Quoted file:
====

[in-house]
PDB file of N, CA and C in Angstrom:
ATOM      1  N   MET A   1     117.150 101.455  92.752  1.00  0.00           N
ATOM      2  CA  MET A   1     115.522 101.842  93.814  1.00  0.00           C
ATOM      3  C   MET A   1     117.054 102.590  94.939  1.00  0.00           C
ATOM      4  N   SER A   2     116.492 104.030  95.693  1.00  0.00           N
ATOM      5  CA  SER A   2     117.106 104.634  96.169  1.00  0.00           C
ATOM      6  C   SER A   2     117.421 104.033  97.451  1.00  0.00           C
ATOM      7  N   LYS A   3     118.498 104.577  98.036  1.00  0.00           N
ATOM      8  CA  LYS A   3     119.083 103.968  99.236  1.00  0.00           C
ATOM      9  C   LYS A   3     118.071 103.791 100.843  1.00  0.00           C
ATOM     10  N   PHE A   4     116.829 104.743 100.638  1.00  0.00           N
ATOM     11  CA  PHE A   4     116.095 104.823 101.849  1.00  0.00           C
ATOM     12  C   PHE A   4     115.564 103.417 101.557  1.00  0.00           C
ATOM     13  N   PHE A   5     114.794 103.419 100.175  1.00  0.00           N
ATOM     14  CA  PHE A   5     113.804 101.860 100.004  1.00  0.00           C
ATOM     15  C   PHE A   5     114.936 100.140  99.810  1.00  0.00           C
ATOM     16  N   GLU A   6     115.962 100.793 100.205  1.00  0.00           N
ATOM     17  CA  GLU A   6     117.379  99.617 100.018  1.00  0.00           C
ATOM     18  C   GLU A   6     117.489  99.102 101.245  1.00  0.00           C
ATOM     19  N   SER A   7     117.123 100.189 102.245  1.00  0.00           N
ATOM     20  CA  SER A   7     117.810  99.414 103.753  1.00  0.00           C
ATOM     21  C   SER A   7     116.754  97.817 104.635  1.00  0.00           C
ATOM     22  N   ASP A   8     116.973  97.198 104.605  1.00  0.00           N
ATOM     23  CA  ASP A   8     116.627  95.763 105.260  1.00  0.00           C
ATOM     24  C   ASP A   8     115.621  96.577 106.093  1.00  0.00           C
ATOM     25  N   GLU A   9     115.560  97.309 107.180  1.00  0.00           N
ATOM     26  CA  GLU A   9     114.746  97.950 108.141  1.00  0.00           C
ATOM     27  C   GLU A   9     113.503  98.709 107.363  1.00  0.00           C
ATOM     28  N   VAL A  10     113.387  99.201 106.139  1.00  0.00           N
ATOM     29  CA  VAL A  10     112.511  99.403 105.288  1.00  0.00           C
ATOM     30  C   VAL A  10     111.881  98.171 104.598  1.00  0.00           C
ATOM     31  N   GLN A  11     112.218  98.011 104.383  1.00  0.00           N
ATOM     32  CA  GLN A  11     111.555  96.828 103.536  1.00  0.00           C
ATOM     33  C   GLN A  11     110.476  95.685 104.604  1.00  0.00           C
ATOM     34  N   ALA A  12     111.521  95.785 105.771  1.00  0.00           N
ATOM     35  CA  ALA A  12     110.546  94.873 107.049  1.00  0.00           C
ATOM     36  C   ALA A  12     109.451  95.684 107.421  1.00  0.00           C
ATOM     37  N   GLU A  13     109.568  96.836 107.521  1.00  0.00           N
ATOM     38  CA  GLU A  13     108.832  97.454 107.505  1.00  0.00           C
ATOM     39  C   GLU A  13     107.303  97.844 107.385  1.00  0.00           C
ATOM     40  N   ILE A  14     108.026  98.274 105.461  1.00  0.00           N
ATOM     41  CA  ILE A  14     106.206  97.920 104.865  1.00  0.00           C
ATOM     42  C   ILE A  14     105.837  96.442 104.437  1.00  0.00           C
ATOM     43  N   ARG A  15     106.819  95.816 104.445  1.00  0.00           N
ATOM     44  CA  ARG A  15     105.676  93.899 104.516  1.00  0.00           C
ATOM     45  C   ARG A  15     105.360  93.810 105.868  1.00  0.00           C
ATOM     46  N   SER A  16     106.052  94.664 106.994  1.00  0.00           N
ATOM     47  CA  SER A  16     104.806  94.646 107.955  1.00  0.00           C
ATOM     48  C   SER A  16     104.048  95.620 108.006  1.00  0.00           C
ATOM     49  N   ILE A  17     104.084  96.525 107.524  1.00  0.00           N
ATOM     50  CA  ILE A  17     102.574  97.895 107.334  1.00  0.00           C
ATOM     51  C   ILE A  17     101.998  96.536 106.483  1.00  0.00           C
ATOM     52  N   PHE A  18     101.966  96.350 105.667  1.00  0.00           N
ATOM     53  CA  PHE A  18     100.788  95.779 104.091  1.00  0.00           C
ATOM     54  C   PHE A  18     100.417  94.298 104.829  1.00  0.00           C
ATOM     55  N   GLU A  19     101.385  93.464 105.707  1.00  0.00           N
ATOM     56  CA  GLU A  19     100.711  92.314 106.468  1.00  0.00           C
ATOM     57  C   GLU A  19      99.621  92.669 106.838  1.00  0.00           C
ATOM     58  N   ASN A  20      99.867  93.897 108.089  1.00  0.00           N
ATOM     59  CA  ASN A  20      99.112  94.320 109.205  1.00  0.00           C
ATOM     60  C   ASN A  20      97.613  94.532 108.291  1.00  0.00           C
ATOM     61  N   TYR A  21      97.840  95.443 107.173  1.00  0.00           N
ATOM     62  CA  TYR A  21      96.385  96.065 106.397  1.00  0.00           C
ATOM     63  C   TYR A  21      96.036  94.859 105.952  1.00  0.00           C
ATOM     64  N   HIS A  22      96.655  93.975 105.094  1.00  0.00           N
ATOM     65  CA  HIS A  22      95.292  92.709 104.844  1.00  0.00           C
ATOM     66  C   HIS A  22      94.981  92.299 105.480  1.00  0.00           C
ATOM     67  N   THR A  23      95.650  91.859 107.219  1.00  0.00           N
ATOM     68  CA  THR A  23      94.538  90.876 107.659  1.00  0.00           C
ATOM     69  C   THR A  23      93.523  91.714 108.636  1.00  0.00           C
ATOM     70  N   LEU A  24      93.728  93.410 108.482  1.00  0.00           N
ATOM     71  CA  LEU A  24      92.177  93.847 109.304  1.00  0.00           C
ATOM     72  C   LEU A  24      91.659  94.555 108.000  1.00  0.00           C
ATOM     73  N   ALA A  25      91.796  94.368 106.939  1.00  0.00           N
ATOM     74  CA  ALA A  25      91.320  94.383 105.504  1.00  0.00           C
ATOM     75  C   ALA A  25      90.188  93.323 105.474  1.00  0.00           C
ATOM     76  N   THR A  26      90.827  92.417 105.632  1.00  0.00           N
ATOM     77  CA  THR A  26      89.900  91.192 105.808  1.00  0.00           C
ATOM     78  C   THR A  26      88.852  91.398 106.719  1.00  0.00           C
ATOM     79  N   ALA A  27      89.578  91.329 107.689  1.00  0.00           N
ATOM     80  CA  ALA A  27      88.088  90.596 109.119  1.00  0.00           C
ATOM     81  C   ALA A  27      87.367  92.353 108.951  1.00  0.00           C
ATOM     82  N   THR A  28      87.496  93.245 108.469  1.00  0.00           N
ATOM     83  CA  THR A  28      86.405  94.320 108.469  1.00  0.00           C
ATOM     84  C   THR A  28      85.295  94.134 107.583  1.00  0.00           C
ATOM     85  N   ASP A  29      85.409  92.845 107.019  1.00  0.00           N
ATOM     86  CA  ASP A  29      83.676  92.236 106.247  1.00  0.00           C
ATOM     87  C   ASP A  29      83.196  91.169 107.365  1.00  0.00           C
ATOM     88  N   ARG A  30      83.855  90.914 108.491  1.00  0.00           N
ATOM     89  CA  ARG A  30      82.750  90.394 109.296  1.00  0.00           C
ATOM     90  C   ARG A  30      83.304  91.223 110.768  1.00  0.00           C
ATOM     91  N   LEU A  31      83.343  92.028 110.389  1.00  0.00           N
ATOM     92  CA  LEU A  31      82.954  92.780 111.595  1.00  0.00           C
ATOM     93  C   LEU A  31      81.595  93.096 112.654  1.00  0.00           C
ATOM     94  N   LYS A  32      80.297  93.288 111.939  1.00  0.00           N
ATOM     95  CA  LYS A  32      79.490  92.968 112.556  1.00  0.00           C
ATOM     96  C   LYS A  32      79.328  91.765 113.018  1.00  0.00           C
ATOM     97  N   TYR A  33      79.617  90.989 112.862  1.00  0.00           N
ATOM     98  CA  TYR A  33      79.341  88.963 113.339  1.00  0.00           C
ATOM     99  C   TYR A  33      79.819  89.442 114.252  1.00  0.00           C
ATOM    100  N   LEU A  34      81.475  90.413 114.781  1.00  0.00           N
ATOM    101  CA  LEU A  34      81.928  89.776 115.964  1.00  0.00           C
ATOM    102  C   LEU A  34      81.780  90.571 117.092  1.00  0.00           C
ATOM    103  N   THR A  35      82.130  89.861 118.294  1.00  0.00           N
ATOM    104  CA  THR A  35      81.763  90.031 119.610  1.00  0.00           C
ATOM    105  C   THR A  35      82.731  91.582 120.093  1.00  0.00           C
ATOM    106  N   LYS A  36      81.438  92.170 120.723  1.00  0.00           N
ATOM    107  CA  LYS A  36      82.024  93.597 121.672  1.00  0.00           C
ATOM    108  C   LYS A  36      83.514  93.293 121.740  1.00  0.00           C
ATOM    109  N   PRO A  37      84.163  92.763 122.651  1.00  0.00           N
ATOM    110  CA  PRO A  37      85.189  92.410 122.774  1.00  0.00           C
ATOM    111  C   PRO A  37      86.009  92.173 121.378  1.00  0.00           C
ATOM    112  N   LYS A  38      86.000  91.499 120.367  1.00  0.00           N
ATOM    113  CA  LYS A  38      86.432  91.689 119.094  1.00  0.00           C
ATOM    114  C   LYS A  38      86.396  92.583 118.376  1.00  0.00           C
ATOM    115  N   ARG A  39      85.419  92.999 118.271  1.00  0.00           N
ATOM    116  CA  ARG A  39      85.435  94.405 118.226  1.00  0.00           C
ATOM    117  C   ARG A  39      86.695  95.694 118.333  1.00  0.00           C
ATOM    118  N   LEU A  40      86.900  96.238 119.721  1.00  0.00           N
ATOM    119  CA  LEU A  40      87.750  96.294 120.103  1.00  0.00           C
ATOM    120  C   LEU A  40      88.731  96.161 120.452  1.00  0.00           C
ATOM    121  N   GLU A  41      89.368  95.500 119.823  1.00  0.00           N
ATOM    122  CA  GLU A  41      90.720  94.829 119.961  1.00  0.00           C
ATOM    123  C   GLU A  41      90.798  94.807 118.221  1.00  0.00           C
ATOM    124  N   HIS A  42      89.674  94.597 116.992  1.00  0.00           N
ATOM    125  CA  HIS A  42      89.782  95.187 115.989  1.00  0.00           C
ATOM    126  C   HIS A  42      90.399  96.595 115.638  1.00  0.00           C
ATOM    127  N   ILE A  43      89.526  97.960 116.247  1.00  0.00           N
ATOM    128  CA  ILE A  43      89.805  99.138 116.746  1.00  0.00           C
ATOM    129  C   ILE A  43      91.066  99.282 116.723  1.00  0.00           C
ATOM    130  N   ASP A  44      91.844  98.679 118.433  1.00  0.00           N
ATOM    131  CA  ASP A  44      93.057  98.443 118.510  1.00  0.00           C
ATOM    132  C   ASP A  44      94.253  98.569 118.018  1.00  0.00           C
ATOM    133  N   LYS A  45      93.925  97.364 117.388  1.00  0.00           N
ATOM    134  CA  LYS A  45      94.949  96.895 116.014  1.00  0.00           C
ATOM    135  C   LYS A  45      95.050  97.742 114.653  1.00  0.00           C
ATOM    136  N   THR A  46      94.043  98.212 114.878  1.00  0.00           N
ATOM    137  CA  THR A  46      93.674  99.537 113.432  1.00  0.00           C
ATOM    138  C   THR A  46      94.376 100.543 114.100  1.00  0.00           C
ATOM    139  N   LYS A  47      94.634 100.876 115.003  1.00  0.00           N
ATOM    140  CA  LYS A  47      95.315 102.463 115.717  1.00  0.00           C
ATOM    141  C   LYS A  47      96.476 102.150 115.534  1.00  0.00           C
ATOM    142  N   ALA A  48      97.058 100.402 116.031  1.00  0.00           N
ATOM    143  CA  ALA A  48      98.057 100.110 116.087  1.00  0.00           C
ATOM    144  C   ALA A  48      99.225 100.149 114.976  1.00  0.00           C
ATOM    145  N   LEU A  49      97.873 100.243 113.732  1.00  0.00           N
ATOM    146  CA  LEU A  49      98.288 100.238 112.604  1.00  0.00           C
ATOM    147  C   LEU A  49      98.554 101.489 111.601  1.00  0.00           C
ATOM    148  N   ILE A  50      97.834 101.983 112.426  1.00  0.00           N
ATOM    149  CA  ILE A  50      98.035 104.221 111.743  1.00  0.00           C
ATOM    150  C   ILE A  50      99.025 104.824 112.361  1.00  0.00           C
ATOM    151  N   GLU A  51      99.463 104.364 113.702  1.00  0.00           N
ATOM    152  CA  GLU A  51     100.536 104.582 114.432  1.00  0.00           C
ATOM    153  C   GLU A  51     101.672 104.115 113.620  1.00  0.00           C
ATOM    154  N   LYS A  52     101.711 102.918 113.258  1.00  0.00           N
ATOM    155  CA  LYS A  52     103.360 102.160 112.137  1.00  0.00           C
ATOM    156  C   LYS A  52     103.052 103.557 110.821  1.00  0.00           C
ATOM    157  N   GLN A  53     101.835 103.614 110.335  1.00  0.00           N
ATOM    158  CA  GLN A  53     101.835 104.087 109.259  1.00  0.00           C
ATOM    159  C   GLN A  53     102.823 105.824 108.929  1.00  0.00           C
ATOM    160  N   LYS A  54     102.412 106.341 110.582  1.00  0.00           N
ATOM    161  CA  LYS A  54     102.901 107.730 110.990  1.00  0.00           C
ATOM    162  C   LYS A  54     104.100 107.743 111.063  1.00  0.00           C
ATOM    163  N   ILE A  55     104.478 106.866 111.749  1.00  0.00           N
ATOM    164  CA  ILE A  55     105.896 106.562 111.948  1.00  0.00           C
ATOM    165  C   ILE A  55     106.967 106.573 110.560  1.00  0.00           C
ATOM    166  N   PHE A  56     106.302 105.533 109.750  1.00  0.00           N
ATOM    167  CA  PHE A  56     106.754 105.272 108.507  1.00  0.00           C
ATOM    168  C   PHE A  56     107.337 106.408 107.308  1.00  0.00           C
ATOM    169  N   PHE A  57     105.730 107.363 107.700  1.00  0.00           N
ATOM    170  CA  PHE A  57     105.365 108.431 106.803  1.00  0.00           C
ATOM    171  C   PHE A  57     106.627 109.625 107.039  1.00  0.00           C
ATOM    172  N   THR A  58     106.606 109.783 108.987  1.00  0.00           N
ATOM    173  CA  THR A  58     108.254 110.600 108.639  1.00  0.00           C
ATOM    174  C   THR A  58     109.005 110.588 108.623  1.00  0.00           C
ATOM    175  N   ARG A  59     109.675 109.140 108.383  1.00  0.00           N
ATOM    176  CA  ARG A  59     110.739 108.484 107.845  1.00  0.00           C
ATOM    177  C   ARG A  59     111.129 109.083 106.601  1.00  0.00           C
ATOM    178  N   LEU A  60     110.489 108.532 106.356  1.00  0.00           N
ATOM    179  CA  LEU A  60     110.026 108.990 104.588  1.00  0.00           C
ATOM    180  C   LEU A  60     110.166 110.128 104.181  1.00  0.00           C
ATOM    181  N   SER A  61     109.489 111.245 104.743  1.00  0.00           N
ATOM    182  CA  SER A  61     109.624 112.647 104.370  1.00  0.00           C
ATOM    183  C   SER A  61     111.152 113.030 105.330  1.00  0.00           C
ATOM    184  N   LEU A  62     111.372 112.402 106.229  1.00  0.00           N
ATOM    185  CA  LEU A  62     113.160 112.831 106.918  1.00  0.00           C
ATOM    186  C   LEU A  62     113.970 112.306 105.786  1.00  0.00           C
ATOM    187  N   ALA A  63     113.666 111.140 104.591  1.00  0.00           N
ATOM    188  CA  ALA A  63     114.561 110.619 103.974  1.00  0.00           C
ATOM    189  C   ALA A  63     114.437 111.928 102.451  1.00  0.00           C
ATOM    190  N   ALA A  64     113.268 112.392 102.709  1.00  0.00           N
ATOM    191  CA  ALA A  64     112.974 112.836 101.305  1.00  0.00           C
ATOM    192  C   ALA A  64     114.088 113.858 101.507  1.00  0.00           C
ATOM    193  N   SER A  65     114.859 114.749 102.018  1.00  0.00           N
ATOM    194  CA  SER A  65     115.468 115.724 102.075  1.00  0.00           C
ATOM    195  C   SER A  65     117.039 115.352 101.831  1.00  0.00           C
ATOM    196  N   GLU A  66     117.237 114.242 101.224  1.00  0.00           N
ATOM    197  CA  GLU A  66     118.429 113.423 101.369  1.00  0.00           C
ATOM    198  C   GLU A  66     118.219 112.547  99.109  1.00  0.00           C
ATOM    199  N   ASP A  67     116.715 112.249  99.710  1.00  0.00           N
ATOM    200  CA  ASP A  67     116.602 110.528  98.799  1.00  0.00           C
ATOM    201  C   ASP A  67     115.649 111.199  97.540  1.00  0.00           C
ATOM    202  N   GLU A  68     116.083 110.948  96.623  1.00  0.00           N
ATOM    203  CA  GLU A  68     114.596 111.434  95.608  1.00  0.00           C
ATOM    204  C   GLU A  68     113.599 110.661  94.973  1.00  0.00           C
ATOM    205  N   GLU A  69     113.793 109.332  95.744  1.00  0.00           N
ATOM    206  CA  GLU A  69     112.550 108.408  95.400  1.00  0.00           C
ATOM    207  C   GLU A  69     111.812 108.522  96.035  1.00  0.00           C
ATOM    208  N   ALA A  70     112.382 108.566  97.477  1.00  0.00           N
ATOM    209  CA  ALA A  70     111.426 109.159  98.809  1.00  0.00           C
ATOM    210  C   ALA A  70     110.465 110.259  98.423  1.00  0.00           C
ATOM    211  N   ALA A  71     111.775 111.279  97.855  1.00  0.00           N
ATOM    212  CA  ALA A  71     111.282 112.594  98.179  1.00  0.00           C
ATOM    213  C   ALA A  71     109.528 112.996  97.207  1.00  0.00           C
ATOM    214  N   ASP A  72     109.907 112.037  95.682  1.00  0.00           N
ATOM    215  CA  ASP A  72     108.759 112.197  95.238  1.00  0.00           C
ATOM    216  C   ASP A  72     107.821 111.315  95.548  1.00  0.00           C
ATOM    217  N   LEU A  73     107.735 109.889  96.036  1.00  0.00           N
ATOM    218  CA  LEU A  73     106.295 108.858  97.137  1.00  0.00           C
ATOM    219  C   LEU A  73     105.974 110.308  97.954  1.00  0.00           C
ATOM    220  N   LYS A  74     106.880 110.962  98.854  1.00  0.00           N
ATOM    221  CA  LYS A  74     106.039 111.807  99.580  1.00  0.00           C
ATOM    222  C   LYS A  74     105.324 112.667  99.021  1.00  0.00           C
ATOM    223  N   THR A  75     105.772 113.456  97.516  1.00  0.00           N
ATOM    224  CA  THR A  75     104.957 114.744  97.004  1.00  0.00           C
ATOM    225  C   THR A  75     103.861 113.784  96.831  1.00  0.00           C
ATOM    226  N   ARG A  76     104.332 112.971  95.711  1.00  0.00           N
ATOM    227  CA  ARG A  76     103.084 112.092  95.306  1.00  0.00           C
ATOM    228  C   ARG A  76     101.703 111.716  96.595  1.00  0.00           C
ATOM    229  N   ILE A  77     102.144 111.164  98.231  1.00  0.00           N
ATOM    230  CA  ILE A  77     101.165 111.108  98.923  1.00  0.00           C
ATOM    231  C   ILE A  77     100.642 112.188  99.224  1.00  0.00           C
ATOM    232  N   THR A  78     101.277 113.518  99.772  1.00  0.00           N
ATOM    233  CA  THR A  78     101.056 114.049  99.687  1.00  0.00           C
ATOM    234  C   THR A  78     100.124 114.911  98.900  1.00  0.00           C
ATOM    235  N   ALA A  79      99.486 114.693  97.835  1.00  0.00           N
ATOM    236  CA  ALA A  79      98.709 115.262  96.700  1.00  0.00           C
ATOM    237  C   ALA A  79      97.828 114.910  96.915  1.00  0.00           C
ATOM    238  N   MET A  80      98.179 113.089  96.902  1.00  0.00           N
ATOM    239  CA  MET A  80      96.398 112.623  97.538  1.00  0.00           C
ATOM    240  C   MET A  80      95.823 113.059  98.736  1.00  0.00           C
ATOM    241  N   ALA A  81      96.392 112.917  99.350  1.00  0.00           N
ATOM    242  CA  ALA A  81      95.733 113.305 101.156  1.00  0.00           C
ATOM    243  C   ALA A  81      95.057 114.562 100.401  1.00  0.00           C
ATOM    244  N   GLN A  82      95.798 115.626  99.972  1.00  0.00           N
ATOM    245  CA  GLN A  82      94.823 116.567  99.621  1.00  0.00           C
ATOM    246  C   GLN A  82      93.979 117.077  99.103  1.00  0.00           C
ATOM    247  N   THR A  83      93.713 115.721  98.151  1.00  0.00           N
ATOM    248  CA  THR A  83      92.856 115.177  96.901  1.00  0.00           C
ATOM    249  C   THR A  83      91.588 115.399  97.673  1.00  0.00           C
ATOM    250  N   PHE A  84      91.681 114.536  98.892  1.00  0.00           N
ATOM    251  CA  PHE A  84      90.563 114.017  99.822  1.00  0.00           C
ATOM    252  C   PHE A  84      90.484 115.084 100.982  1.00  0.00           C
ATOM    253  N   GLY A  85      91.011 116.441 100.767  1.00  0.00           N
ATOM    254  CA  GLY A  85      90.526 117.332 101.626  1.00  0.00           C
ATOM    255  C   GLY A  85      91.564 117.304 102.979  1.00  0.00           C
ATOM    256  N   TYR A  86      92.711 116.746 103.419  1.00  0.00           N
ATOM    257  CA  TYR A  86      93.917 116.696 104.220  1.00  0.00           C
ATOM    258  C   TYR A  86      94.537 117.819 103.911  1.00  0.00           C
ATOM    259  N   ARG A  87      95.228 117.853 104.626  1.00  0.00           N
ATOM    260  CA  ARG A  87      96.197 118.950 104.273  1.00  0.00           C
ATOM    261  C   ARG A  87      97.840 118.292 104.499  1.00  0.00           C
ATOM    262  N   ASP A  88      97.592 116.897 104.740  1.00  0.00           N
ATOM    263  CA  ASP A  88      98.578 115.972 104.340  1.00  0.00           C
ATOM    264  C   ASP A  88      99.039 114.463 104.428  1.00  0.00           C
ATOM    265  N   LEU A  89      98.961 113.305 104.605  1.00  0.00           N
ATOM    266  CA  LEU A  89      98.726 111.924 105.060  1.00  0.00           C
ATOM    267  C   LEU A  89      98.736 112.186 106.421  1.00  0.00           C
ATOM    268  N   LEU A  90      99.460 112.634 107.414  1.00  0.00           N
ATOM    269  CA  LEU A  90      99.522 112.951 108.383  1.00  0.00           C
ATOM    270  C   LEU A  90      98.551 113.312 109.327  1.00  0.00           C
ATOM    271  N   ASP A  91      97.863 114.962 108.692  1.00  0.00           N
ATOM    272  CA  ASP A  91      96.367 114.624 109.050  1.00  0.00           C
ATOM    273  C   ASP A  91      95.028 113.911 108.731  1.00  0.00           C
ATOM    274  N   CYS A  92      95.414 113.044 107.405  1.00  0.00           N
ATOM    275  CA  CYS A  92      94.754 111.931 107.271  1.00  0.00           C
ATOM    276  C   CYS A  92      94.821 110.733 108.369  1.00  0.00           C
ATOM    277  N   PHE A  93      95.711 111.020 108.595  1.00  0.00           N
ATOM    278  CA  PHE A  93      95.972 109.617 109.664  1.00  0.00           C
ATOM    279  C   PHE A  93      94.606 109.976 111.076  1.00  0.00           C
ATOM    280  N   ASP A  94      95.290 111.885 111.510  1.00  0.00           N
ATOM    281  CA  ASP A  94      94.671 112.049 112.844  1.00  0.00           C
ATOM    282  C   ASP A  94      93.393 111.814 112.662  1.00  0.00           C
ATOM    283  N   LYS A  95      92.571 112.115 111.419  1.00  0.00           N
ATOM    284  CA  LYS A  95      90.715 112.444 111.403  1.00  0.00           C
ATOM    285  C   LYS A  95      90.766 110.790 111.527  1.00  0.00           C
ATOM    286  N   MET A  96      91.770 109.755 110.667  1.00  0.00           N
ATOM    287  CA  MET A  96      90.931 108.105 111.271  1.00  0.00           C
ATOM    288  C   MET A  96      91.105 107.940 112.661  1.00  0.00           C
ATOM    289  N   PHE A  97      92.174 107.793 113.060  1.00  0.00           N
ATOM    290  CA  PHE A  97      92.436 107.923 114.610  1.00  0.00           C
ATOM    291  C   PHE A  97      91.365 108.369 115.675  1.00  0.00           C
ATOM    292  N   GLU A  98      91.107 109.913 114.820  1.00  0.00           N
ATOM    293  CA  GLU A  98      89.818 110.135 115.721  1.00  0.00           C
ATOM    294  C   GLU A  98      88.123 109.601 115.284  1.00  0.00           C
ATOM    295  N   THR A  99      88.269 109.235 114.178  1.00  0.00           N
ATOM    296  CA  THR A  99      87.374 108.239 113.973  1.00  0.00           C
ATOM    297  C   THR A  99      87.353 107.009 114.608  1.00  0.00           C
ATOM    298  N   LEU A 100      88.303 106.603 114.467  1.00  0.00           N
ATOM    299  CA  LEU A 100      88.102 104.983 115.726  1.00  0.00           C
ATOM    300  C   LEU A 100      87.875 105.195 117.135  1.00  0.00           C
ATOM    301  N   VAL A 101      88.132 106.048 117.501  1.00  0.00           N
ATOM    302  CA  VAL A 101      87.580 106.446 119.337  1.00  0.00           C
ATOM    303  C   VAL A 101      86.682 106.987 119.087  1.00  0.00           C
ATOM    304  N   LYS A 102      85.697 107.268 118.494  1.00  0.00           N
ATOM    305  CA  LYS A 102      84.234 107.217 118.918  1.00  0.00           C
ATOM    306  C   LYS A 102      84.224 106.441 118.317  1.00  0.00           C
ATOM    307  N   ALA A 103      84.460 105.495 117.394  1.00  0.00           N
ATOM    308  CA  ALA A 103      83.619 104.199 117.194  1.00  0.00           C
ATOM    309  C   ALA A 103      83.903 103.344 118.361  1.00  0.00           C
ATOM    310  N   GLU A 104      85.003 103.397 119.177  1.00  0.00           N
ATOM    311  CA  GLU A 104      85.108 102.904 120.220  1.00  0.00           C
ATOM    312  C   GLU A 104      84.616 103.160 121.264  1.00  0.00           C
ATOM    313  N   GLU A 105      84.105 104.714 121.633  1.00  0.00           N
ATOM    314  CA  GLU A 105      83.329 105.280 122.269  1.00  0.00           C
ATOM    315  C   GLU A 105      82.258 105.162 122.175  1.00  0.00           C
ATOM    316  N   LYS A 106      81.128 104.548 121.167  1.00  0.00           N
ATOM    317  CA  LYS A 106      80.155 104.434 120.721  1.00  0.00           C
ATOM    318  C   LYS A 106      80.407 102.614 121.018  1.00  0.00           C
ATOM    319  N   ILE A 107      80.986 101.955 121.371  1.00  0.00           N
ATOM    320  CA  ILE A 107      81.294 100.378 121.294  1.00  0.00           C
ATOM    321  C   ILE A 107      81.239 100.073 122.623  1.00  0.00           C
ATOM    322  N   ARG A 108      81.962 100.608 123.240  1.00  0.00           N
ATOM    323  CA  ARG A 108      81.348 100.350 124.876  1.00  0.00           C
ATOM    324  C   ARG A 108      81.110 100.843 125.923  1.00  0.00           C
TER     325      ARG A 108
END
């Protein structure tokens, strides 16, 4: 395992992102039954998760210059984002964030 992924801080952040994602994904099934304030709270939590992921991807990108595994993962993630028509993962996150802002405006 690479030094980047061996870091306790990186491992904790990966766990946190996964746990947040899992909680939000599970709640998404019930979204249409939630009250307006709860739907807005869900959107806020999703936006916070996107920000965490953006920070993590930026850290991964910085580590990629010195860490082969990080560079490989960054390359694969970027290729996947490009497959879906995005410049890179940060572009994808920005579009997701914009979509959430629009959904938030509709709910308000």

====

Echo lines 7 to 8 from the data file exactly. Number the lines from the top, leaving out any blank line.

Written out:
ATOM      5  CA  SER A   2     117.106 104.634  96.169  1.00  0.00           C
ATOM      6  C   SER A   2     117.421 104.033  97.451  1.00  0.00           C